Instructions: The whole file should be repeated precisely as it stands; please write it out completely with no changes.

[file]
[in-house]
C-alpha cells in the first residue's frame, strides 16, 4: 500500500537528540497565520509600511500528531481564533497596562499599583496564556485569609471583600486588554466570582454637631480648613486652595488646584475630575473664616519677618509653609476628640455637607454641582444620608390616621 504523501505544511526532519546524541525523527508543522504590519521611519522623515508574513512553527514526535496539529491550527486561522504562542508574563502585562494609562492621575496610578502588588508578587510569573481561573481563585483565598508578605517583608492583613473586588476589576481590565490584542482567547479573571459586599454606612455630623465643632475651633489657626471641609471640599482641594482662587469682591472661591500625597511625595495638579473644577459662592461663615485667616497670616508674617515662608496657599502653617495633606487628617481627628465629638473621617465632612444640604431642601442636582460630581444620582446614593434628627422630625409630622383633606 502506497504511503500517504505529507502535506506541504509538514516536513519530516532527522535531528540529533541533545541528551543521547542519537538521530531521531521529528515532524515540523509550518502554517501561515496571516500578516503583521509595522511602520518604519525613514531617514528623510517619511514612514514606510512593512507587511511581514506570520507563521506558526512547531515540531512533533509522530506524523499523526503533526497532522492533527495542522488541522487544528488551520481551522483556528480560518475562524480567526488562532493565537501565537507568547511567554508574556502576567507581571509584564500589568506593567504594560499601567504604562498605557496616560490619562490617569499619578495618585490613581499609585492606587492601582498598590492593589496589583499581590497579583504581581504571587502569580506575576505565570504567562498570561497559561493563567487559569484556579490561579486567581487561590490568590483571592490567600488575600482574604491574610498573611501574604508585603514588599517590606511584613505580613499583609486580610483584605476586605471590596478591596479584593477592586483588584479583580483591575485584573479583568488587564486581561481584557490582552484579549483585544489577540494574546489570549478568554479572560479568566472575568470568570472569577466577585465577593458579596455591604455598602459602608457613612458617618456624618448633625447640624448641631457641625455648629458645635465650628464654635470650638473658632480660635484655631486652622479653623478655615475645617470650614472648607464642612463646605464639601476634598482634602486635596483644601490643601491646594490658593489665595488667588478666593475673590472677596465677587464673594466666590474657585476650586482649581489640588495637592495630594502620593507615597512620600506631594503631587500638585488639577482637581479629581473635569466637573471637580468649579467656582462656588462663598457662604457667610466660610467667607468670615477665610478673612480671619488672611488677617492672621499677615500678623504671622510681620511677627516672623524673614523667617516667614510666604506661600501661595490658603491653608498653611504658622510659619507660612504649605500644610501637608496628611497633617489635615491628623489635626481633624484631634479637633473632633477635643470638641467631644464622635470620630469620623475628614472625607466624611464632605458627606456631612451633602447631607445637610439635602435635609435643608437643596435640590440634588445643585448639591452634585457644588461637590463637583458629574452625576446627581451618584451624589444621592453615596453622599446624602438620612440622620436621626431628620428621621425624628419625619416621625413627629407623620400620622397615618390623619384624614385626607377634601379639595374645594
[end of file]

[in-house]
C-alpha cells in the first residue's frame, strides 16, 4: 500500500537528540497565520509600511500528531481564533497596562499599583496564556485569609471583600486588554466570582454637631480648613486652595488646584475630575473664616519677618509653609476628640455637607454641582444620608390616621 504523501505544511526532519546524541525523527508543522504590519521611519522623515508574513512553527514526535496539529491550527486561522504562542508574563502585562494609562492621575496610578502588588508578587510569573481561573481563585483565598508578605517583608492583613473586588476589576481590565490584542482567547479573571459586599454606612455630623465643632475651633489657626471641609471640599482641594482662587469682591472661591500625597511625595495638579473644577459662592461663615485667616497670616508674617515662608496657599502653617495633606487628617481627628465629638473621617465632612444640604431642601442636582460630581444620582446614593434628627422630625409630622383633606 502506497504511503500517504505529507502535506506541504509538514516536513519530516532527522535531528540529533541533545541528551543521547542519537538521530531521531521529528515532524515540523509550518502554517501561515496571516500578516503583521509595522511602520518604519525613514531617514528623510517619511514612514514606510512593512507587511511581514506570520507563521506558526512547531515540531512533533509522530506524523499523526503533526497532522492533527495542522488541522487544528488551520481551522483556528480560518475562524480567526488562532493565537501565537507568547511567554508574556502576567507581571509584564500589568506593567504594560499601567504604562498605557496616560490619562490617569499619578495618585490613581499609585492606587492601582498598590492593589496589583499581590497579583504581581504571587502569580506575576505565570504567562498570561497559561493563567487559569484556579490561579486567581487561590490568590483571592490567600488575600482574604491574610498573611501574604508585603514588599517590606511584613505580613499583609486580610483584605476586605471590596478591596479584593477592586483588584479583580483591575485584573479583568488587564486581561481584557490582552484579549483585544489577540494574546489570549478568554479572560479568566472575568470568570472569577466577585465577593458579596455591604455598602459602608457613612458617618456624618448633625447640624448641631457641625455648629458645635465650628464654635470650638473658632480660635484655631486652622479653623478655615475645617470650614472648607464642612463646605464639601476634598482634602486635596483644601490643601491646594490658593489665595488667588478666593475673590472677596465677587464673594466666590474657585476650586482649581489640588495637592495630594502620593507615597512620600506631594503631587500638585488639577482637581479629581473635569466637573471637580468649579467656582462656588462663598457662604457667610466660610467667607468670615477665610478673612480671619488672611488677617492672621499677615500678623504671622510681620511677627516672623524673614523667617516667614510666604506661600501661595490658603491653608498653611504658622510659619507660612504649605500644610501637608496628611497633617489635615491628623489635626481633624484631634479637633473632633477635643470638641467631644464622635470620630469620623475628614472625607466624611464632605458627606456631612451633602447631607445637610439635602435635609435643608437643596435640590440634588445643585448639591452634585457644588461637590463637583458629574452625576446627581451618584451624589444621592453615596453622599446624602438620612440622620436621626431628620428621621425624628419625619416621625413627629407623620400620622397615618390623619384624614385626607377634601379639595374645594